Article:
Success as Composer and Performer

The fledgling composer's instincts paid off; within a few years of leaving his bank job, Hardiman succeeded in gaining several high-profile composing jobs. In addition to writing the music for the Radio Telefís Éireann (RTE), Ireland's National Public Service Broadcasting Organization, and commercial tracks for the Guinness Brewery and Irish National Lottery, Hardiman composed the score for the natural history miniseries Waterways, which aired on the Public Broadcasting System (PBS) in the United States. Another breakthrough came in 1996 when Hardiman scored the film My Friend Joe, an Irish movie that depicted the life of a boy growing up as part of a traveling circus. Hardiman started a recording career; under the pseudonym "Shanon," he released Celtic Classics, a collection of both original compositions and Irish standards such as "Danny Boy." In 1997, Hardiman followed the set with Celtic Classics II, which features a mix of traditional Irish and contemporary musical styles.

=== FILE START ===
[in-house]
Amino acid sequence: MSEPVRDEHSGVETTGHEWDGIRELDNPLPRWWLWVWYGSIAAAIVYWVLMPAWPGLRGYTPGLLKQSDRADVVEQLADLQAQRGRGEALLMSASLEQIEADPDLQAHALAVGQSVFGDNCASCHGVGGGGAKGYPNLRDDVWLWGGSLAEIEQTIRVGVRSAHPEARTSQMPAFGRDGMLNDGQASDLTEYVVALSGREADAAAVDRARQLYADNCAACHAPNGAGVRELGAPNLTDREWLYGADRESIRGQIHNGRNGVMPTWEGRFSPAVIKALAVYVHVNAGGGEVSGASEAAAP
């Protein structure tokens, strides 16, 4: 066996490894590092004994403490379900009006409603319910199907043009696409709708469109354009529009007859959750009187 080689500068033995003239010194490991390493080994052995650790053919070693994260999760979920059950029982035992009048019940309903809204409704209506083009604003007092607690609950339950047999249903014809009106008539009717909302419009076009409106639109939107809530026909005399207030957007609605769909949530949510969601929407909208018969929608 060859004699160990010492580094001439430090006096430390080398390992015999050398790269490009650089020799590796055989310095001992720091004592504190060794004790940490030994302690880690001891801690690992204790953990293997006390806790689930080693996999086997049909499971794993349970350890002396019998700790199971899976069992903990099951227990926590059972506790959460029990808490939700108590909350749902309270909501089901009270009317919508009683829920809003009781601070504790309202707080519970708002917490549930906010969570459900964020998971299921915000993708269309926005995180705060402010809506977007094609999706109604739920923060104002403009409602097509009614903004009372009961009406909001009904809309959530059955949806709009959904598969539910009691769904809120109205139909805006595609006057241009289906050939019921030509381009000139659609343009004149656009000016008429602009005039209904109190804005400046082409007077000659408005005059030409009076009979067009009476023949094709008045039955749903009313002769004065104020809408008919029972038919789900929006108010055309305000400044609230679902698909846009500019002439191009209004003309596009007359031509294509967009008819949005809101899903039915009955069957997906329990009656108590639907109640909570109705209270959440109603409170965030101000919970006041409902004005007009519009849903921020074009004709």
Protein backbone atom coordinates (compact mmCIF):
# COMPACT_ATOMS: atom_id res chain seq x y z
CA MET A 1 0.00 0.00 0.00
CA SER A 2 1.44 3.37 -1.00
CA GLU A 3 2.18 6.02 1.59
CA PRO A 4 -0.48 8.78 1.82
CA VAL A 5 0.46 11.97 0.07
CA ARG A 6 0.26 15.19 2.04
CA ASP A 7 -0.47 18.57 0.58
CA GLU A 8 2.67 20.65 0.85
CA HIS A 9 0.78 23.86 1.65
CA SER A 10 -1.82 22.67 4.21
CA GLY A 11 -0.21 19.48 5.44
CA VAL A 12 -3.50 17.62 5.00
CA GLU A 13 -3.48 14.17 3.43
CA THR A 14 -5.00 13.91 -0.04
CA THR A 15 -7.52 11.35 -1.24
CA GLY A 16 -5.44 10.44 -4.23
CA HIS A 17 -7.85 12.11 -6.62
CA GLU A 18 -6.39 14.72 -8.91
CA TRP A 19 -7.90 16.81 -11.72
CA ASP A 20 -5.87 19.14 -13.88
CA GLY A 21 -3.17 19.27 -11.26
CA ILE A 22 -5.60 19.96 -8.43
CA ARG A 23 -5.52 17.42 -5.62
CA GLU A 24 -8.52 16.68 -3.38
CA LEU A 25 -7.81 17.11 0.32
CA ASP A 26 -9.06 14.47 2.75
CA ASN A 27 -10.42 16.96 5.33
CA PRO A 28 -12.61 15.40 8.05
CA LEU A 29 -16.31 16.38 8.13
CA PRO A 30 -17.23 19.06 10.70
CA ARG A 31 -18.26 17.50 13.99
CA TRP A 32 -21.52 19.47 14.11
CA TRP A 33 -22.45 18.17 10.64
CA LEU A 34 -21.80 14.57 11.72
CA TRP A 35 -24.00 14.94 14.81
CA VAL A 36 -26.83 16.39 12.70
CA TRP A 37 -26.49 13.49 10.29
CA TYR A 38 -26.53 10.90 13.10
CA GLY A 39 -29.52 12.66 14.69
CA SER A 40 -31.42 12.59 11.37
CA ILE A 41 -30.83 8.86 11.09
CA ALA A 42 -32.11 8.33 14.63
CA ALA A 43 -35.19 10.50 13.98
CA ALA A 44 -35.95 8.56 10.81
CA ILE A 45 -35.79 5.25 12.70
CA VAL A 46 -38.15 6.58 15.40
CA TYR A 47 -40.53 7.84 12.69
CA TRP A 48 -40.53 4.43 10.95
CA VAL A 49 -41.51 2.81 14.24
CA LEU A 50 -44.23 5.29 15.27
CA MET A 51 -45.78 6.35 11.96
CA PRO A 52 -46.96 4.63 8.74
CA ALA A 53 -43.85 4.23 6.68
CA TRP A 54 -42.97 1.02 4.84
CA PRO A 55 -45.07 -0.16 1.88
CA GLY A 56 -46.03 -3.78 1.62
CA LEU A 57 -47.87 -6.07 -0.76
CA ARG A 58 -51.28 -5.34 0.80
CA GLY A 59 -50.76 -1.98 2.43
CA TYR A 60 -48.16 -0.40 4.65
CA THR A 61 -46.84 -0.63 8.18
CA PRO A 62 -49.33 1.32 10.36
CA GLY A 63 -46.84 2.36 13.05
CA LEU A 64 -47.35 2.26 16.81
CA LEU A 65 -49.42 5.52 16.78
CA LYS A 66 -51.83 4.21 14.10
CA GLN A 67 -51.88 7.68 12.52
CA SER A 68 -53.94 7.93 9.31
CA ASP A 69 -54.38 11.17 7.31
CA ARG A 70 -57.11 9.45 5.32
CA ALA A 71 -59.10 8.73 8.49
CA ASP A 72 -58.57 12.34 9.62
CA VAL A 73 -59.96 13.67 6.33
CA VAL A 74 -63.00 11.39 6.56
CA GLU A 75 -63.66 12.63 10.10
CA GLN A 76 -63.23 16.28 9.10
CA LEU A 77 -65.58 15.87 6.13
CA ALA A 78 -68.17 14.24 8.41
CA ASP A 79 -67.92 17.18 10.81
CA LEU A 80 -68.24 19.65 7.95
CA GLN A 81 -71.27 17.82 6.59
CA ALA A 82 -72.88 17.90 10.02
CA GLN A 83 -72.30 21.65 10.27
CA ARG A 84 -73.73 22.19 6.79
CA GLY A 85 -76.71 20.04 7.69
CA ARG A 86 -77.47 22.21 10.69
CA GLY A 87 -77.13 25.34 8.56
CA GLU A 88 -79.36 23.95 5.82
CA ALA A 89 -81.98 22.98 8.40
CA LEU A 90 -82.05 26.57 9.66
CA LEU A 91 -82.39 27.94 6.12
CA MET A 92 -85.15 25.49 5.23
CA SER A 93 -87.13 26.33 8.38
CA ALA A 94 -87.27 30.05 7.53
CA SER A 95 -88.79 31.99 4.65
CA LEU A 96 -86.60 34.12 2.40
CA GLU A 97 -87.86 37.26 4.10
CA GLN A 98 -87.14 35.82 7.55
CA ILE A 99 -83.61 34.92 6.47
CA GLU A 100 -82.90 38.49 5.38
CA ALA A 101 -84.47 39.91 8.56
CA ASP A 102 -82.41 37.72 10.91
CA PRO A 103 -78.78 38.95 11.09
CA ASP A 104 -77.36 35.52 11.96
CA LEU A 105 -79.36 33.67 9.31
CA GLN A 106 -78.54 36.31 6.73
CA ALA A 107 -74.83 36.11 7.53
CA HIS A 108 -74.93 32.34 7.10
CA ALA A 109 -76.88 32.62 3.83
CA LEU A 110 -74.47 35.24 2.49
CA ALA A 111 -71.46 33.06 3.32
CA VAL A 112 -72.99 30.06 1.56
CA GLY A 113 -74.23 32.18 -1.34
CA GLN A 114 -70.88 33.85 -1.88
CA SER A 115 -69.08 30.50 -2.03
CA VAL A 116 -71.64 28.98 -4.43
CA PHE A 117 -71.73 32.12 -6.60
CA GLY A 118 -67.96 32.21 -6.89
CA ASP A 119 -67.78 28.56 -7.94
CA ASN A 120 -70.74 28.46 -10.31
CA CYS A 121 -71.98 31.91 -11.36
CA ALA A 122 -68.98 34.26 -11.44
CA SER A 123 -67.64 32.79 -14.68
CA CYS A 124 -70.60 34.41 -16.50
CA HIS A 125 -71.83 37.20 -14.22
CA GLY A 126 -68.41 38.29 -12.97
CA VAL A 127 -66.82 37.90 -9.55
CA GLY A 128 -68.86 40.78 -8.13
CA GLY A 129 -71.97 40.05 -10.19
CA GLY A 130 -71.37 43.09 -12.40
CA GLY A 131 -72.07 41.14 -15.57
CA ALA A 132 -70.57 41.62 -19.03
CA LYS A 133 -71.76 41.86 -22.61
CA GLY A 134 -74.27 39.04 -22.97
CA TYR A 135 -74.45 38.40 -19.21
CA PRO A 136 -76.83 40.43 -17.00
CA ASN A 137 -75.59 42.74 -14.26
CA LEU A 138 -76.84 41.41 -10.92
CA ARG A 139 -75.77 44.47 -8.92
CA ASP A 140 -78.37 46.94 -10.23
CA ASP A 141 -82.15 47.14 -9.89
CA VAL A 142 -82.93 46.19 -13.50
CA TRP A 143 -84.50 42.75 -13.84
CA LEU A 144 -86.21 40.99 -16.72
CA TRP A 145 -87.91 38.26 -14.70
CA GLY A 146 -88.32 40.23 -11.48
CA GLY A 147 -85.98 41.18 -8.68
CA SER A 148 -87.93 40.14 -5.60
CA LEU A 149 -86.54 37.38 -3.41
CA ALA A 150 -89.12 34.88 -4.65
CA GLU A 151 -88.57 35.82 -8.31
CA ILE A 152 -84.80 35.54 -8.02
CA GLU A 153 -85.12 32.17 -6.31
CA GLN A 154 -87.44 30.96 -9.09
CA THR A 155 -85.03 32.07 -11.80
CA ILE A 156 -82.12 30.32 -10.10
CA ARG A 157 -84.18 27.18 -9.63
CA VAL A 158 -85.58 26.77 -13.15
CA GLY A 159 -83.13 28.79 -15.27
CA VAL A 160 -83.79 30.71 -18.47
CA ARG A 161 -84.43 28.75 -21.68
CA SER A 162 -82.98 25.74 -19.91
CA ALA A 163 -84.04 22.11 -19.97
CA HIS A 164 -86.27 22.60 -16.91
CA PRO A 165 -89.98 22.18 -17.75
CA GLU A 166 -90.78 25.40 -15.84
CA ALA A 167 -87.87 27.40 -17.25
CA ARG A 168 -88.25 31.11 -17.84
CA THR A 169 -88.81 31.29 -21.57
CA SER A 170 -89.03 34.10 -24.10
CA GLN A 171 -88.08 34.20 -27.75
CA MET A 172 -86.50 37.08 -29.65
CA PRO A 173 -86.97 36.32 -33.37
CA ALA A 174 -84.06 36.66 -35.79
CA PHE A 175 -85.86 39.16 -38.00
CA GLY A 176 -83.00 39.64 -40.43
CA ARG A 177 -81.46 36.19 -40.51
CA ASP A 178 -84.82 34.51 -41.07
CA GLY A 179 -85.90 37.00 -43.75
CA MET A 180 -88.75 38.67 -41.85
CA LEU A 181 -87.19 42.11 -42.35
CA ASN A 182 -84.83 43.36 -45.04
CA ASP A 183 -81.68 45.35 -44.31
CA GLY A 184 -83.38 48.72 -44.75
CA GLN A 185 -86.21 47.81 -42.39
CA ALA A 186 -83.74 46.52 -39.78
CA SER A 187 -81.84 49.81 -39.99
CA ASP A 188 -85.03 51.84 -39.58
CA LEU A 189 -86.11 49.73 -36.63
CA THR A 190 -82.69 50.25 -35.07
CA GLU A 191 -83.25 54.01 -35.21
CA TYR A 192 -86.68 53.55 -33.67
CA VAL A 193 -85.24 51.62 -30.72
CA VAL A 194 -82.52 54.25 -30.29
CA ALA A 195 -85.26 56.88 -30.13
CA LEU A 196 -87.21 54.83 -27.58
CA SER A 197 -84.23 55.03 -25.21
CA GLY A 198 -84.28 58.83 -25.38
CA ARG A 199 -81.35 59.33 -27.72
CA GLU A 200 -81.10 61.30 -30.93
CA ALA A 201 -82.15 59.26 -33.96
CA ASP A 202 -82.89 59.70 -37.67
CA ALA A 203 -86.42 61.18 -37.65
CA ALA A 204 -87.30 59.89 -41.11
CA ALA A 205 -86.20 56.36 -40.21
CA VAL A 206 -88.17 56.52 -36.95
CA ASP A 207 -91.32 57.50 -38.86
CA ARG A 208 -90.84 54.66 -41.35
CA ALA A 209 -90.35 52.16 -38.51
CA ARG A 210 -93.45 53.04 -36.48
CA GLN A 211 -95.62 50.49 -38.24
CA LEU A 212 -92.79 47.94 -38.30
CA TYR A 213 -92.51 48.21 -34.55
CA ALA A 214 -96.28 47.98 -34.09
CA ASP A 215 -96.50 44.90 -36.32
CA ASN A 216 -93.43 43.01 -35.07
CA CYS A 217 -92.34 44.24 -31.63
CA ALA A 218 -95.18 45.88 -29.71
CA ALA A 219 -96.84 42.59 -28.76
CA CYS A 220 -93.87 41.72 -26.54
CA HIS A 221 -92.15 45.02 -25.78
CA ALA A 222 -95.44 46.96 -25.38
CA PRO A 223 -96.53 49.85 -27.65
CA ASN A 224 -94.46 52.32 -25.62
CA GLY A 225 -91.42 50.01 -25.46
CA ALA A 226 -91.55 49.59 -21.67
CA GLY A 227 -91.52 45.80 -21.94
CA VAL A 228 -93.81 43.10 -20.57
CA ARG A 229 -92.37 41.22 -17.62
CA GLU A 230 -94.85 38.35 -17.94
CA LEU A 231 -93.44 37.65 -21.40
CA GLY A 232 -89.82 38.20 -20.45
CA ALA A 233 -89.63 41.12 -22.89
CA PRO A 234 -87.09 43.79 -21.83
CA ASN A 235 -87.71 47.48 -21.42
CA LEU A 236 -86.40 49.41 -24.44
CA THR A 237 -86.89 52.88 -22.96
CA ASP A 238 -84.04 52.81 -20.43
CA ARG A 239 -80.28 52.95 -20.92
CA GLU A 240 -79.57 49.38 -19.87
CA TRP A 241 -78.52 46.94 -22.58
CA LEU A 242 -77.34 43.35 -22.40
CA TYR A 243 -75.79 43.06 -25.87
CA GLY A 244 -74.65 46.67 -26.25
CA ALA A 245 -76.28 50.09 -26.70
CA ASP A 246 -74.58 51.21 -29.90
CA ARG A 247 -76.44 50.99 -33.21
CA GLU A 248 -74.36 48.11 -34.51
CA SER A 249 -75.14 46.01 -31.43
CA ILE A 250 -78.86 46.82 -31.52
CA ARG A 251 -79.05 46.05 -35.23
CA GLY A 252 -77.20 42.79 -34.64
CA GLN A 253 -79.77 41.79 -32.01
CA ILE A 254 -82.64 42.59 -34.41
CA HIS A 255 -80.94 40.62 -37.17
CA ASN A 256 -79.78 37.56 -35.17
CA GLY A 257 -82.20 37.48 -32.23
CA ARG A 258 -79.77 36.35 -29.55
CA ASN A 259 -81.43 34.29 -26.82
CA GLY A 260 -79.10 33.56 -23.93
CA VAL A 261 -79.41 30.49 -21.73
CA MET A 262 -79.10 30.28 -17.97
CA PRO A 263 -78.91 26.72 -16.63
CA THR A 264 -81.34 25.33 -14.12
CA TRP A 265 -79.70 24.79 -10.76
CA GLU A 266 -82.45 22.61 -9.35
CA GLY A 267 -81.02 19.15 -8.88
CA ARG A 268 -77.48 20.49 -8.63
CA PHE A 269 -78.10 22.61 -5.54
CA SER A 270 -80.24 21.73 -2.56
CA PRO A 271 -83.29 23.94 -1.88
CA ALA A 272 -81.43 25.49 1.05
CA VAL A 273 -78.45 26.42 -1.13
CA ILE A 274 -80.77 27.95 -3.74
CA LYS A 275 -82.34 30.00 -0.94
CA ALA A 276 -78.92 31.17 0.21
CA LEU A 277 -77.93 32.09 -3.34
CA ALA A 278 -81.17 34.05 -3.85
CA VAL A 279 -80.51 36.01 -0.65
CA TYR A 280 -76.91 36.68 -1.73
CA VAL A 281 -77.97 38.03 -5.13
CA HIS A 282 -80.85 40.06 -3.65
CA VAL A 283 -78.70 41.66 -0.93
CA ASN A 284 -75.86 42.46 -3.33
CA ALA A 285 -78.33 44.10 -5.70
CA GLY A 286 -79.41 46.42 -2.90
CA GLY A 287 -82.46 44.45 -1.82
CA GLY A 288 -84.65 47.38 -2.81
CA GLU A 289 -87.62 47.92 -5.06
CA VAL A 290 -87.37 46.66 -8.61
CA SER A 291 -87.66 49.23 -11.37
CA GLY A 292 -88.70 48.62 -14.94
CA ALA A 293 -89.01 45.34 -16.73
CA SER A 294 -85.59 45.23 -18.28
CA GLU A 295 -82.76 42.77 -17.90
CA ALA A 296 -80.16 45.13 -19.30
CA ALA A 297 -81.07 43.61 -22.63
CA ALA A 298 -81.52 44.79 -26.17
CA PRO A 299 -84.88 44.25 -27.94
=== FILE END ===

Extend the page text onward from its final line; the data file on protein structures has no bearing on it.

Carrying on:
In March of 1996, Hardiman was approached to create the music for a dance performance being planned by Michael Flatley. Flatley, an American of Irish descent, had formerly been the lead dancer in the show Riverdance, which modernized traditional Irish step-dancing and popularized it around the world. Now with his own dance troupe, Flatley was looking for a composer to write the score for a dance performance piece, Lord of the Dance. With his long-standing interest in Celtic rhythms and string of successes writing soundtracks, Hardiman was an obvious choice for the project, and he quickly developed 15 tracks to accompany the story that Flatley had outlined. Lord of the Dance had its premiere in Dublin on July 2, 1996, and it soon became a theatrical sensation with 21 sold-out performances at London's Wembley Arena. Eventually, the show enjoyed sold-out performances around the world, and the Lord of the Dancesoundtrack sold 1.5 million copies.